About Us

Laura F. Brodsky, Au.D, FAAA, is a certified clinical audiologist, licensed in both New York and Massachusetts. Her undergraduate and graduate degrees were completed at Queens College of the City University of New York, and Adelphi University in Garden City, New York, respectively. In addition, she holds a doctoral degree in Audiology from the Arizona School of Health Sciences, A.T. Still University of Health Sciences, in Mesa, Arizona. Dr. Brodsky completed internships at the Long Island Jewish-Hillside Medical Center and the BOCES program for the Hearing Impaired, both on Long Island, New York.

As the mother of four grown children, two of whom are hearing impaired, Dr. Brodsky brings to her practice a unique perspective on the diagnosis and management of hearing loss in both children and adults. She has been practicing in the Capital Area since 1988.

What is an Audiologist:
An audiologist is a professional who diagnoses, treats, and manages individuals with hearing loss or balance problems.  Audiologists have received a Master’s or Doctoral degree from an accredited university graduate program.  Their academic and clinical training provides the foundation for patient management from birth through adulthood.  Audiologists determine appropriate patient treatment of hearing and balance problems by combining a complete history with a variety of specialized auditory and vestibular assessments.  Based upon the diagnosis, the audiologist presents a variety oftreatment options to patients with hearing impairment or balance problems.  Audiologists dispense and fit hearing aids as part of a comprehensive habilitation program.  As a primary hearing health provider, audiologists refer patients to physicians when the hearing or balance problem requires medical or surgical evaluation or treatment.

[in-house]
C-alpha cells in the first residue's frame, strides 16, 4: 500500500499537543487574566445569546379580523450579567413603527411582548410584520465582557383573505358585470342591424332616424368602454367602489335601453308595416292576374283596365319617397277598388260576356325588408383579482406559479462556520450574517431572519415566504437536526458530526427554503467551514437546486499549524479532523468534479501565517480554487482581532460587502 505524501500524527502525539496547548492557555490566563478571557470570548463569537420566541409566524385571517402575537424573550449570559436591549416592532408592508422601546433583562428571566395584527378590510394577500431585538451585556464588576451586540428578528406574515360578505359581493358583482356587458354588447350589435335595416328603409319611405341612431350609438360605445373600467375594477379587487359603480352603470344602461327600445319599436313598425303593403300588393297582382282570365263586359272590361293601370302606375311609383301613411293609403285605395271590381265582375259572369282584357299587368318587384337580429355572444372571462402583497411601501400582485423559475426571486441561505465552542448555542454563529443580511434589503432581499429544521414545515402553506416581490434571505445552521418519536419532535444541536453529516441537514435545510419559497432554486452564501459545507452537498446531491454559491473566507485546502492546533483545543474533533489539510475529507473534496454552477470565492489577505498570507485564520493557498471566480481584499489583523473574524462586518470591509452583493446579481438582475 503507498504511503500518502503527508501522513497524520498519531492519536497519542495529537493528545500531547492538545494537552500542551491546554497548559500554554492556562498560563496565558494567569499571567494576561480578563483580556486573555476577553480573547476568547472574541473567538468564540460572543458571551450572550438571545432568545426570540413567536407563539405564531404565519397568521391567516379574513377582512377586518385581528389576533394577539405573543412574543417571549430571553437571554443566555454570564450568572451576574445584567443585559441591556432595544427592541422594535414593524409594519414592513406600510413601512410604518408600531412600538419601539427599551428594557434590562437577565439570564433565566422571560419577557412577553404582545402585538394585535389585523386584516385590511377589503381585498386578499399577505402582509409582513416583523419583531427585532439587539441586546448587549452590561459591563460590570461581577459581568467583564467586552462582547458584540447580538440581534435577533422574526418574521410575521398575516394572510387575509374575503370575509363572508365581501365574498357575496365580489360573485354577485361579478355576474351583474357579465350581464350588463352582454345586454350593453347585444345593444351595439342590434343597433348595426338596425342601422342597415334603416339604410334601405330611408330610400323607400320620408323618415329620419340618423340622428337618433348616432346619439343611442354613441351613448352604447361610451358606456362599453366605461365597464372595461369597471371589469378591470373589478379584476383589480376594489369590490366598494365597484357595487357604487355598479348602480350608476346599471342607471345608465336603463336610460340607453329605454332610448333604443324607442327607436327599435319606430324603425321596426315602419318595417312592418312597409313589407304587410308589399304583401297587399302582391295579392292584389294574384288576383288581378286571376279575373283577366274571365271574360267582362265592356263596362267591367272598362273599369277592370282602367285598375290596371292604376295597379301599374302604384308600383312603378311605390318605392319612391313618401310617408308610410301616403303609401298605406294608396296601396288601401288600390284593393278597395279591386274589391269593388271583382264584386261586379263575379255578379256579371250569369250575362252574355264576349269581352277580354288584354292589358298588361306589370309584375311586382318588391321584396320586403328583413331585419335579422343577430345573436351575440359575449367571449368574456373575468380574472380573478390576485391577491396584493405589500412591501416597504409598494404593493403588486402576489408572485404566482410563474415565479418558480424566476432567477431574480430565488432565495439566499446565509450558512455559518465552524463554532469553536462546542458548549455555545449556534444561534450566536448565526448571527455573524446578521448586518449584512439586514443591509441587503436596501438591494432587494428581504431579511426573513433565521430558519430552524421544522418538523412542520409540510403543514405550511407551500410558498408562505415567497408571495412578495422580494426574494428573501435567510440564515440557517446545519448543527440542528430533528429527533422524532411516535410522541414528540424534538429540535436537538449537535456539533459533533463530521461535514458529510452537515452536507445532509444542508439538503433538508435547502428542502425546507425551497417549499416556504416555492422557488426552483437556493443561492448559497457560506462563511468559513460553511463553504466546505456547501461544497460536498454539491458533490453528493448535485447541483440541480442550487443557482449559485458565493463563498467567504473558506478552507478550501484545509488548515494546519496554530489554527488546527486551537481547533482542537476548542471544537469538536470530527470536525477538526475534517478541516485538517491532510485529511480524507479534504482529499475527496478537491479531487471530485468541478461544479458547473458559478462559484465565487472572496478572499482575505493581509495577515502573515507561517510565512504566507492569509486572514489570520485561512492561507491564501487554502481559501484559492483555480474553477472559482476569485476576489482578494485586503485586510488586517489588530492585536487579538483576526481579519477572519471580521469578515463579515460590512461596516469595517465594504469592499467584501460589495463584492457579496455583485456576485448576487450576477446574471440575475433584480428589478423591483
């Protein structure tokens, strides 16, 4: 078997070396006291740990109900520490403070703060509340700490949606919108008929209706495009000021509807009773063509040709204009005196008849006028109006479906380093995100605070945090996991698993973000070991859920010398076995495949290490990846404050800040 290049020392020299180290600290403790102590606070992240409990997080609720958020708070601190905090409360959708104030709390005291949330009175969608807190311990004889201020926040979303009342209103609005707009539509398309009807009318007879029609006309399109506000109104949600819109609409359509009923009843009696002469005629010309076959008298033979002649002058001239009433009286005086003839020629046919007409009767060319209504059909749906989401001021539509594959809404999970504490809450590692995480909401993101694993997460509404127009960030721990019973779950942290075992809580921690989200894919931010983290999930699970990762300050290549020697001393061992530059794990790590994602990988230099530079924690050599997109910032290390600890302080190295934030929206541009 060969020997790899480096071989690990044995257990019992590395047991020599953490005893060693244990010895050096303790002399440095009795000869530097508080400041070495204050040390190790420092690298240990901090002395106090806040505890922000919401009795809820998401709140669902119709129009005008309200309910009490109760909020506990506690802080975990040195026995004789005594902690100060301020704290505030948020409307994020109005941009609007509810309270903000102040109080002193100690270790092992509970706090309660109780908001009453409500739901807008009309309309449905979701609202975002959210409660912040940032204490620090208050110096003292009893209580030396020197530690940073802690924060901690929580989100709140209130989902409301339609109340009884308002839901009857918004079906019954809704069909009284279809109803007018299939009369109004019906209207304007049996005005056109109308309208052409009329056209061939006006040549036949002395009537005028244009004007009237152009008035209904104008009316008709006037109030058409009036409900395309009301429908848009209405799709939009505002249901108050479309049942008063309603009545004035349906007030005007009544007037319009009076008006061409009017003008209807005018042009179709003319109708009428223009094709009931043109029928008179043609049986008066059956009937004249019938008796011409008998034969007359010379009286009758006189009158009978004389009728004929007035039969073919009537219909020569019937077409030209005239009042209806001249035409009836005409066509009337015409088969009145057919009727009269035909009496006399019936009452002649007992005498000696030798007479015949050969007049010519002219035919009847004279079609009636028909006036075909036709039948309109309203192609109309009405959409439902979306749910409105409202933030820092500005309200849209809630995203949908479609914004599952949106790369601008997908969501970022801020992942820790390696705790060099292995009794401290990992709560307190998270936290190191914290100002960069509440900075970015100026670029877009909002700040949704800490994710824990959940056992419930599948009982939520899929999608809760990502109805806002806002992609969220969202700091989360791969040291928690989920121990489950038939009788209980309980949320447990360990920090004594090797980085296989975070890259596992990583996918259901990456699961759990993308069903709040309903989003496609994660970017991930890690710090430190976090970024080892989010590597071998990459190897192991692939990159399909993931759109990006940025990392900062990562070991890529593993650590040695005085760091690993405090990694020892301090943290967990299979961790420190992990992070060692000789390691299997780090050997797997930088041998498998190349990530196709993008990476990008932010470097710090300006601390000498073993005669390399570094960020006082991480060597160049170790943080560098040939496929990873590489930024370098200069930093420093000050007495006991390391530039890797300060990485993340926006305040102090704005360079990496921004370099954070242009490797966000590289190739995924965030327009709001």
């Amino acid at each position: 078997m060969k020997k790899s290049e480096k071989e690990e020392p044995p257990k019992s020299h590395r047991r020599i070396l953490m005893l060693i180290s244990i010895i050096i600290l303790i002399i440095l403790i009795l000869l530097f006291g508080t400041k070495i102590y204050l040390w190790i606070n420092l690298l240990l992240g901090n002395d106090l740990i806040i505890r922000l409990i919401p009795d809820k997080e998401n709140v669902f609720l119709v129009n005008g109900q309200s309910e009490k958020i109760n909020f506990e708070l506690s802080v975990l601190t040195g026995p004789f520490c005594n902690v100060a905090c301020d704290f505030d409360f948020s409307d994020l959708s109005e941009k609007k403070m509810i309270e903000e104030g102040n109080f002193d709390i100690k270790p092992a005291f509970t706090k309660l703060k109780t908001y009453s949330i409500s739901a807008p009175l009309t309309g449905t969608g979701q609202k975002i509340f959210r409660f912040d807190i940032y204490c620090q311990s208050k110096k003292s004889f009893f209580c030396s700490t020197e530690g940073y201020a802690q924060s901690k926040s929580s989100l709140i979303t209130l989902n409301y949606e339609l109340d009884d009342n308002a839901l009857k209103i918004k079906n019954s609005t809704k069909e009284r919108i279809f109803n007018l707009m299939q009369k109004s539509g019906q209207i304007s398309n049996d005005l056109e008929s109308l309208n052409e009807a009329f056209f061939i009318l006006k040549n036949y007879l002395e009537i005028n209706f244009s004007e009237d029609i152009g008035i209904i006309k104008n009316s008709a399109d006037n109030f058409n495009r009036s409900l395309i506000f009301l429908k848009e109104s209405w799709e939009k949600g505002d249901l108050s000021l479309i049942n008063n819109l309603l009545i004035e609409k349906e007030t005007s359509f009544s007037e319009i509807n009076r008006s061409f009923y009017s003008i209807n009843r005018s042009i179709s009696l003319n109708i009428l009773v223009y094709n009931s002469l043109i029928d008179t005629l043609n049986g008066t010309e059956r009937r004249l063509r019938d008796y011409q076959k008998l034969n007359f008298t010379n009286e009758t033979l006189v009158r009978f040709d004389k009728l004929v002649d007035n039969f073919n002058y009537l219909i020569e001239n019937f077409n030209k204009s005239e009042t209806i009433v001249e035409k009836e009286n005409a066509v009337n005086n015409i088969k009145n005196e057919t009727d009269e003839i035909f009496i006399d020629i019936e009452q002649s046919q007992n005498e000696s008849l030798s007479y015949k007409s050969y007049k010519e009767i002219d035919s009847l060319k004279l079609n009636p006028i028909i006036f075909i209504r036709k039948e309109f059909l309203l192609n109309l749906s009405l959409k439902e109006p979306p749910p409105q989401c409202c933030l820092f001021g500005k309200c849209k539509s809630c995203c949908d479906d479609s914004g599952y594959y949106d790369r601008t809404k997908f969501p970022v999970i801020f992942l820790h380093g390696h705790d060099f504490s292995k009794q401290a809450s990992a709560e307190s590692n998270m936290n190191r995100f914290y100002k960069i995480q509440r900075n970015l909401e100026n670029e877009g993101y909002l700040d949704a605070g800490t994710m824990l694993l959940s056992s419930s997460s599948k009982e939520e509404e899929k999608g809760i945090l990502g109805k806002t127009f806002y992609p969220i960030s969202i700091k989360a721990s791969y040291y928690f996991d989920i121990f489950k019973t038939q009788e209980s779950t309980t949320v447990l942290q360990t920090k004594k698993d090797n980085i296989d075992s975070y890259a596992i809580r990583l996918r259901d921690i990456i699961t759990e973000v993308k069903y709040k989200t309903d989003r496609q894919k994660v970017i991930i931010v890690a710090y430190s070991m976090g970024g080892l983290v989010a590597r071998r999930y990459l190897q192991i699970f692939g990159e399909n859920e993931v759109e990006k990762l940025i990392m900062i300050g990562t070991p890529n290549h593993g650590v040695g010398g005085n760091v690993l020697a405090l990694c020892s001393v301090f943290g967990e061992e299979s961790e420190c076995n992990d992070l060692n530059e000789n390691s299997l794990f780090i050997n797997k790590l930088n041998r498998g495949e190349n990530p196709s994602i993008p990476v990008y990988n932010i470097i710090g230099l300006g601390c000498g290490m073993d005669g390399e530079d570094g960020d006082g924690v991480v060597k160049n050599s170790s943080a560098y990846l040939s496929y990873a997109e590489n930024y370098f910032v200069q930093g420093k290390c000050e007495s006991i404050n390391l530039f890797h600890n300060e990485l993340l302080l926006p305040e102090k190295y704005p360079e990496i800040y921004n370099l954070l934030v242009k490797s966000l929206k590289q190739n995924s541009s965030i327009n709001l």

What Do Audiologists Do?
Hearing testing.  Audiologists use specialized equipment to obtain accurate results about hearing loss.  These tests are typically conducted in sound-treated rooms with calibrated equipment.  The audiologist is trained to inspect the eardrum with an otoscope, perform limited ear wax removal, conduct diagnostic audiologic tests, and check for medically-related hearing problems.

Hearing loss is caused by medical problems about 10% of the time.  Audiologists are educated to recognize these medical problems and refer patients to their primary care physician or ear, nose and throat physicians (known as otolaryngologists).  Most persons with hearing impairment can benefit from the use of hearing aids, and audiologists are knowledgeable about the latest applications of hearing aid technology.

Hearing Services and Counseling:
Audiologists are vitally concerned that every person, regardless of age, benefit from good hearing.  Audiologists provide individual counseling to help those with hearing loss function more effectively in social, educational, and occupational environments.  It is a fact of life that we lose hearing acuity as we grow older, and that hearing problems are commonly associated with the elderly.  Audiologists are committed to helping senior citizens to hear better.

Hearing Aids and Assistive Listening Devices:
Audiologists provide complete hearing aid services to patients with hearing problems.  Audiologists are also experts with assistive listening equipment and personal alerting devices.  Audiologists provide education and training so that persons with hearing impairment can benefit from amplification and communication devices.

Audiologists dispense the majority of hearing aids in the United States, and use the most advanced computerized procedures to individualize the fitting of hearing aids.  Hearing aid options are thoroughly discussed with each potential user based on the results of a complete hearing aid test battery and the individual needs of each patient.  Follow-up care and hearing aid accessories are routinely available from dispensing audiologists.

Hearing Conservation Programs:
Prolonged exposure to loud noise causes permanent hearing loss.  Because audiologists are concerned with the prevention of hearing loss, they are often involved in implementing programs to protect the hearing of individuals who are exposed to noisy industrial and recreational situations.

More than 28 million Americans have some type of hearing problem.  Hearing difficulties are often unrecognized by the person involved.  Children and teenagers seldom complain about the symptoms of hearing loss, and adults may lose their hearing so gradually they do not realize it is happening.  The first step in treatment of a hearing problem is a hearing evaluation by an audiologist.

 

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